Trying a vaginal birth following a C-section is something that in many instances will occur with no problems. According to information from medical providers, the rate of success can vary from anywhere from 60% to 80%. With that said, it is extremely important for mothers and families to have as much information available when thinking about an attempted vaginal delivery following a C-section.
As we have stated in the past, it is always a good idea to discuss these issues and your concerns with your medical provider before moving forward with something like this. Having good information will allow for the best possible decision making.
Trying A Vaginal Birth Following A C-Section…
One of the main areas of concern should be whether you are a good candidate for an attempted vaginal delivery following a C-section. One area of concern should be what was the reason for the C-section in the previous delivery? For example, was fetal distress, or a non-reassuring fetal strip the cause, or was it something like the baby being too big to move down the birth canal due to pelvis issues? These are just some of the issues that can be presented with an attempted vaginal delivery following a C-section.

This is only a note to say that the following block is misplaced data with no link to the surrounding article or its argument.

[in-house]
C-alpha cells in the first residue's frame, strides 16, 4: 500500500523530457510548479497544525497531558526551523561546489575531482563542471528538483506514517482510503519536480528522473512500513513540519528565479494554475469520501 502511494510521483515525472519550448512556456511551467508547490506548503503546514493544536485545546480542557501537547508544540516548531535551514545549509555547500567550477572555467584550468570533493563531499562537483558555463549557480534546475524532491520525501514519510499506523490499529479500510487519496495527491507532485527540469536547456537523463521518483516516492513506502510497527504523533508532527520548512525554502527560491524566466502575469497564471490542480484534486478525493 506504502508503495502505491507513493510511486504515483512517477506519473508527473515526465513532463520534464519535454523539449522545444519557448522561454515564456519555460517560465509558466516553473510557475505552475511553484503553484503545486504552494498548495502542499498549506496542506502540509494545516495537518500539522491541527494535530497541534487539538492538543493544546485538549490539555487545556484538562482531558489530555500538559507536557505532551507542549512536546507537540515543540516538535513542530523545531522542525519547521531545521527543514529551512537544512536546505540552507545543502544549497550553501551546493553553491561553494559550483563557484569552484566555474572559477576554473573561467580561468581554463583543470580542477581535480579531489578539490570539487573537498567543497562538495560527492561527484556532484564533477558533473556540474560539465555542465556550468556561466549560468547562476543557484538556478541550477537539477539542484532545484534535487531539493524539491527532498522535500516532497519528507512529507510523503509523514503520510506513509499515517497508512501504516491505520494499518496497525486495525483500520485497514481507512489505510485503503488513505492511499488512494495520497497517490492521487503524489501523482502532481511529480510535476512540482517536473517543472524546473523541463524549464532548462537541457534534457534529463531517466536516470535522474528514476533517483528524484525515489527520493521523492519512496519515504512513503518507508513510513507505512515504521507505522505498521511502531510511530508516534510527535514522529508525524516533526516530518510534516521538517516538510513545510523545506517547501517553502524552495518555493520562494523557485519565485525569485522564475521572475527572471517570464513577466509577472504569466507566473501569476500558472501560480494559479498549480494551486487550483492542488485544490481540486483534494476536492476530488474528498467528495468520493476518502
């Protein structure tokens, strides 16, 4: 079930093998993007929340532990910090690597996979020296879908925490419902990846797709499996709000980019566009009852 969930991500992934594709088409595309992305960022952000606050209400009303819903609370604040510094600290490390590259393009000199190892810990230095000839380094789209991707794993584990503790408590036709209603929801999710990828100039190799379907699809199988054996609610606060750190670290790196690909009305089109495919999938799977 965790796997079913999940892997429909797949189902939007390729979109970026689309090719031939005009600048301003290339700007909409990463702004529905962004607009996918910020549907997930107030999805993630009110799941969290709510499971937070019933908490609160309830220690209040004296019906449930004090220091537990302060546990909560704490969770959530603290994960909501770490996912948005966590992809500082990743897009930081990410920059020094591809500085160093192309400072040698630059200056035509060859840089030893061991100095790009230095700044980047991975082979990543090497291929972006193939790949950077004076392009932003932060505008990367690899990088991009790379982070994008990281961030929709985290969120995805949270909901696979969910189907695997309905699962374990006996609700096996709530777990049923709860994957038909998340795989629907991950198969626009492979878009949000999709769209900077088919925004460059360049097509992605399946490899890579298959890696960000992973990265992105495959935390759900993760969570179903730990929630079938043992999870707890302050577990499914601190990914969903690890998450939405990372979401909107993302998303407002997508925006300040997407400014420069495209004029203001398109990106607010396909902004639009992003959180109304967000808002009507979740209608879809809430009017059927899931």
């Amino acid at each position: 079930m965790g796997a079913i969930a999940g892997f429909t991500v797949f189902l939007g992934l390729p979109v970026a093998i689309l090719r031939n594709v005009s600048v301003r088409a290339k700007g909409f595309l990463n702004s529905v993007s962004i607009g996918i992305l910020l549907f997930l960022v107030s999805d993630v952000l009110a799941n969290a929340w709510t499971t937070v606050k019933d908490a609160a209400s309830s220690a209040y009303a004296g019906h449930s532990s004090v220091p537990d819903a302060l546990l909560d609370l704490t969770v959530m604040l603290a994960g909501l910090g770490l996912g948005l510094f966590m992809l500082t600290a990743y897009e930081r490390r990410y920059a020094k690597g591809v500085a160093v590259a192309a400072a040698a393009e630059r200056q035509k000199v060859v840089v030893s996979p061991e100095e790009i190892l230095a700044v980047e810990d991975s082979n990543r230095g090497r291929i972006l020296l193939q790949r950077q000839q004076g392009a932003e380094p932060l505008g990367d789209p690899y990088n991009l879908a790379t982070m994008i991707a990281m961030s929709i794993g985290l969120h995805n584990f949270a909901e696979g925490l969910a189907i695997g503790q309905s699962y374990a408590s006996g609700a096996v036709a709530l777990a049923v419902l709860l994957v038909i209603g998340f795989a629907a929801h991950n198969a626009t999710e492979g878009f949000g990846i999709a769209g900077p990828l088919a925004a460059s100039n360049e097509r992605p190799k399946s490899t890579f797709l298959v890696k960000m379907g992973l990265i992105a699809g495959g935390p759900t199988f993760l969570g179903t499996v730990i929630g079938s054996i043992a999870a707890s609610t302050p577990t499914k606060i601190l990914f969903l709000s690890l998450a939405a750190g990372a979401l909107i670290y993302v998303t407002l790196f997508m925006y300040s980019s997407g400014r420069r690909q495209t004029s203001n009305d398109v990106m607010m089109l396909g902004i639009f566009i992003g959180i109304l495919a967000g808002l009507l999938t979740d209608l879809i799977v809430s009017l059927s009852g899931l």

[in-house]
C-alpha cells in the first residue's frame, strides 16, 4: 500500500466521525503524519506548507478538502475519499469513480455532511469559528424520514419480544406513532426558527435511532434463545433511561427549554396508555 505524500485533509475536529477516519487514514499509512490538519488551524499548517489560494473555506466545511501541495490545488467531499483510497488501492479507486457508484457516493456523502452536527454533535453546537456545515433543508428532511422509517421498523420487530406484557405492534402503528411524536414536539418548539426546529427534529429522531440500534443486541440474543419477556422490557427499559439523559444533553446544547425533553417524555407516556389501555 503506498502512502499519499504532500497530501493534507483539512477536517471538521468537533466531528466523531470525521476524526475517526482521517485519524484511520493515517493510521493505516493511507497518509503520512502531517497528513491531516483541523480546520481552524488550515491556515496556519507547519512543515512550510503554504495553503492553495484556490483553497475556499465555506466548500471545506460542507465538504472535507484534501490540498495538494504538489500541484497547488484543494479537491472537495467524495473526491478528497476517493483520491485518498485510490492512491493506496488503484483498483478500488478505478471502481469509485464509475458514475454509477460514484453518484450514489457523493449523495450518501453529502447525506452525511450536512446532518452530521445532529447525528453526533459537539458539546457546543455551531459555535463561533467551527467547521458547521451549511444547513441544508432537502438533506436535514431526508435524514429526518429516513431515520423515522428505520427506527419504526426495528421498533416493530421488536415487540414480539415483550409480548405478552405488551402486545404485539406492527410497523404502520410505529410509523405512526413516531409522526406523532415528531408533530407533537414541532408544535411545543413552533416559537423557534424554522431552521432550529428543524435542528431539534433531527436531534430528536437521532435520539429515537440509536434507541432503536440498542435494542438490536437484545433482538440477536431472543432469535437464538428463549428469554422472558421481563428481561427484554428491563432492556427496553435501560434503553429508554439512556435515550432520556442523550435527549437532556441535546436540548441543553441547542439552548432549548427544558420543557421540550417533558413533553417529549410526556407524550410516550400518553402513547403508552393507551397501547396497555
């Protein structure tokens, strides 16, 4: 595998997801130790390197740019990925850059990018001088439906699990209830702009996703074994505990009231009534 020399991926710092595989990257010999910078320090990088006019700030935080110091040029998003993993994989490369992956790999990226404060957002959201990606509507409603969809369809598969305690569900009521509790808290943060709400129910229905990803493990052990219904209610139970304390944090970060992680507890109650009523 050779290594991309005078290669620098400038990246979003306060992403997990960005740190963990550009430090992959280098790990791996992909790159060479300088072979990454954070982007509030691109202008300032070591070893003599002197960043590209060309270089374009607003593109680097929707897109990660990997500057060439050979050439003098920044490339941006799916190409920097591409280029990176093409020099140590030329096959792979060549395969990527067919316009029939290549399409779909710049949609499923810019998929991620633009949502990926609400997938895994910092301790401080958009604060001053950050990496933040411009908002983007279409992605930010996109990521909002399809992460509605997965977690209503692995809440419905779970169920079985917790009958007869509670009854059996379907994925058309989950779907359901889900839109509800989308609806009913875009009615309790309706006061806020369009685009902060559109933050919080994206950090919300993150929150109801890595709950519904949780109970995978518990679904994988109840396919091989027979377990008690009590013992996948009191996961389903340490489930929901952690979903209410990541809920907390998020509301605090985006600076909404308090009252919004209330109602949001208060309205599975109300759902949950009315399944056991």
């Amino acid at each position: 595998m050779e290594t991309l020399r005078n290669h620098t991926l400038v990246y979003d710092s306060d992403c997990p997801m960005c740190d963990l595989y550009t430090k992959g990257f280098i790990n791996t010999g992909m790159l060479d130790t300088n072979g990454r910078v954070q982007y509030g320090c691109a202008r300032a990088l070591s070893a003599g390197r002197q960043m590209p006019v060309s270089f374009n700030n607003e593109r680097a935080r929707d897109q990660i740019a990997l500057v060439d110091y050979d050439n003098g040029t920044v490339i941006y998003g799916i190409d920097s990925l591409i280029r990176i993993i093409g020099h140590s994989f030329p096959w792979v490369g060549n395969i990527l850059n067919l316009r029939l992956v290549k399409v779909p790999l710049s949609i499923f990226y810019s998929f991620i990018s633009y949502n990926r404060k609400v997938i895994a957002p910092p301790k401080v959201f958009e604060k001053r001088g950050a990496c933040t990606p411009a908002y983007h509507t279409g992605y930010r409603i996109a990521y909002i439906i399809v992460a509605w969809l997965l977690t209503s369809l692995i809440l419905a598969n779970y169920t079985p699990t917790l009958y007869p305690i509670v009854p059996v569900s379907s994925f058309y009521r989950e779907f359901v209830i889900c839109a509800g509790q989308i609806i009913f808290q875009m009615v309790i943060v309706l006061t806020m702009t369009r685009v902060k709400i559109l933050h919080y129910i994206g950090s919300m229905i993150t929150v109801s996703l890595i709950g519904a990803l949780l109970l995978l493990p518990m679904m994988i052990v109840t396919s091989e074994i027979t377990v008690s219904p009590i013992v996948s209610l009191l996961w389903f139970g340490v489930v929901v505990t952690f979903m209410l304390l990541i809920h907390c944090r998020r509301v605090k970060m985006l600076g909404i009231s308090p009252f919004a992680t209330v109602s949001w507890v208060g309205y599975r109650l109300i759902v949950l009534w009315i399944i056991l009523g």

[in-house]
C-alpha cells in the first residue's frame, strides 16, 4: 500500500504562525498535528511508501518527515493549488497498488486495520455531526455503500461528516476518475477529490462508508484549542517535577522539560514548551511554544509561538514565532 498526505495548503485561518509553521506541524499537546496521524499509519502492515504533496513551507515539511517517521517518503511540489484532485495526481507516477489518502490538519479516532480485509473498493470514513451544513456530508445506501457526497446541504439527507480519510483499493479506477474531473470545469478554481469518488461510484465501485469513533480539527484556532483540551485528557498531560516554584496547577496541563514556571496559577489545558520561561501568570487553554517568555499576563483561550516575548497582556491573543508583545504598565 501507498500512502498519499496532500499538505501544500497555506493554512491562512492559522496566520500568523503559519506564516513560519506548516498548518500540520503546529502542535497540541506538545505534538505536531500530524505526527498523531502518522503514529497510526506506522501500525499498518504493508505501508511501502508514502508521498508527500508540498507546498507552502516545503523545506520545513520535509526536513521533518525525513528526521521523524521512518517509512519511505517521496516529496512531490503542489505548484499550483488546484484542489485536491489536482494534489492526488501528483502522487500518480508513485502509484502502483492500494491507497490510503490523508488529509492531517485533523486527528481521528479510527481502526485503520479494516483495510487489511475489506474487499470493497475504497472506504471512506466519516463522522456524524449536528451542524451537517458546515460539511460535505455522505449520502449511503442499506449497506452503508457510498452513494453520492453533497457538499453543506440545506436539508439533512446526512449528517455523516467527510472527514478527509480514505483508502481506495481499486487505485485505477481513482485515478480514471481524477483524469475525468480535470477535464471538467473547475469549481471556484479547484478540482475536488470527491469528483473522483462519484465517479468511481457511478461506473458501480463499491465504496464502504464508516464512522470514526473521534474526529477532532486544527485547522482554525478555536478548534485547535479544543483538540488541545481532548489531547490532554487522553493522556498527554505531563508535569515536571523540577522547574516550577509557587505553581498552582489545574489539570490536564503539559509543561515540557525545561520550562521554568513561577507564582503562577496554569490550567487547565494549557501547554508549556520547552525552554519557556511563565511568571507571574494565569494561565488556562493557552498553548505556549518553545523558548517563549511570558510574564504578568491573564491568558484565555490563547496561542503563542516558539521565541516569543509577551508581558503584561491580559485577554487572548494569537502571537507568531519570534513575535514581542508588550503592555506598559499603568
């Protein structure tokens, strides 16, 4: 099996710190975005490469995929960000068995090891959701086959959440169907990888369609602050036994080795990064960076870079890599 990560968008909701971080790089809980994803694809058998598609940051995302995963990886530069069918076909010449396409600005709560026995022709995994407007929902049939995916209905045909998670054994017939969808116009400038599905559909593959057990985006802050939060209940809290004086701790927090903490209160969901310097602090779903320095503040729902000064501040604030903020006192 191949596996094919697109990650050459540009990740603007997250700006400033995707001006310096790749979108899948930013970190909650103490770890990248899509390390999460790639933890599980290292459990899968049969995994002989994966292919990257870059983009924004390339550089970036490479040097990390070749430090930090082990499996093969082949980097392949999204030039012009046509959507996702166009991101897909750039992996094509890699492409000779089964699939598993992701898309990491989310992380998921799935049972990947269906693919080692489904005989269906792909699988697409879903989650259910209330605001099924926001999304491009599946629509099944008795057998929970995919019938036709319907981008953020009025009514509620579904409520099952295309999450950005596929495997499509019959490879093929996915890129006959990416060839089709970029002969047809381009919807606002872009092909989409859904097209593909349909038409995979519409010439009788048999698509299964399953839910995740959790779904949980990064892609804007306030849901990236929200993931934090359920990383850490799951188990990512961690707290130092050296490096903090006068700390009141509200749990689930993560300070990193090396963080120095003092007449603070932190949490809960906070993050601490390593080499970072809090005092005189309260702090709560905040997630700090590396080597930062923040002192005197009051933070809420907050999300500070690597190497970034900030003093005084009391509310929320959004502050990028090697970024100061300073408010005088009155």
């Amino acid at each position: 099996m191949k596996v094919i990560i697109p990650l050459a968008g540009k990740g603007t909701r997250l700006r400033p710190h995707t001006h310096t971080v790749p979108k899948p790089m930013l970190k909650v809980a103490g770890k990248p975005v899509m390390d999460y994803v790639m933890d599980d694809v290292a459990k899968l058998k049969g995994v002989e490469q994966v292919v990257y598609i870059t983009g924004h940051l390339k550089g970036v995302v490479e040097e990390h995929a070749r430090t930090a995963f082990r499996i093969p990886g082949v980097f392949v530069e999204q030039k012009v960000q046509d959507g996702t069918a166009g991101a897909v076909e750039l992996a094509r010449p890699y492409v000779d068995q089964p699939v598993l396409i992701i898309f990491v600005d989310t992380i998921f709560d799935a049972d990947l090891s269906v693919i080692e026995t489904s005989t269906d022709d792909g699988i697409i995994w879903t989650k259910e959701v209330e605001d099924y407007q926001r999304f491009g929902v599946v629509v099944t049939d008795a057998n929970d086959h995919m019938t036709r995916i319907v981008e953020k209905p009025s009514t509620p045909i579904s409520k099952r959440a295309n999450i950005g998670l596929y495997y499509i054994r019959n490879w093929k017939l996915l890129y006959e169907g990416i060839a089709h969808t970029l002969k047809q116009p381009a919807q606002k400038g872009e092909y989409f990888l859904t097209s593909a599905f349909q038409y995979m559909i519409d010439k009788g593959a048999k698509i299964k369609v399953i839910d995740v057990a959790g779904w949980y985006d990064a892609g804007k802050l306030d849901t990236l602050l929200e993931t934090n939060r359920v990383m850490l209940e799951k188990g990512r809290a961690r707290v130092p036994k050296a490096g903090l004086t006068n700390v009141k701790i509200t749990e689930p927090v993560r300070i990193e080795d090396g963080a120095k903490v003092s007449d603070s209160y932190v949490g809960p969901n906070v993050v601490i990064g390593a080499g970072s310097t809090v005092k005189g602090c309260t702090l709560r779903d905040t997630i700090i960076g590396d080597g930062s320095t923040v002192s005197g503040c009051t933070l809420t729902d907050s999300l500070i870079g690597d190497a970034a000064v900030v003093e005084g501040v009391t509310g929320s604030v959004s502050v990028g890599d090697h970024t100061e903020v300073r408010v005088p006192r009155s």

In addition to the above, one should also never be afraid to voice their concerns regarding this process with their doctor and medical professionals. From time to time, mothers and families can feel as if their doctors are not fully answering their questions regarding these issues. Remember, at the end of the day you must do what is best your yourself and your family.
How An HIE Injury Can Occur
When an attempted vaginal delivery occurs following a previous C-section, one of the main areas of concern is a uterine rupture. For women, the rupture can happen at the previous C-section site and in other women, a posterior rupture can happen. A uterine rupture is an emergency because it threatens not only the mother, but also the baby. One type of complication from the rupture is hemorrhaging. When hemorrhaging is present the loss of blood in mom can risk a reduction in blood and oxygen to the baby which can lead to a brain injury like hypoxic ischemic encephalopathy in some instances.
Thanks for reading, from your friends at HIE Resource Place.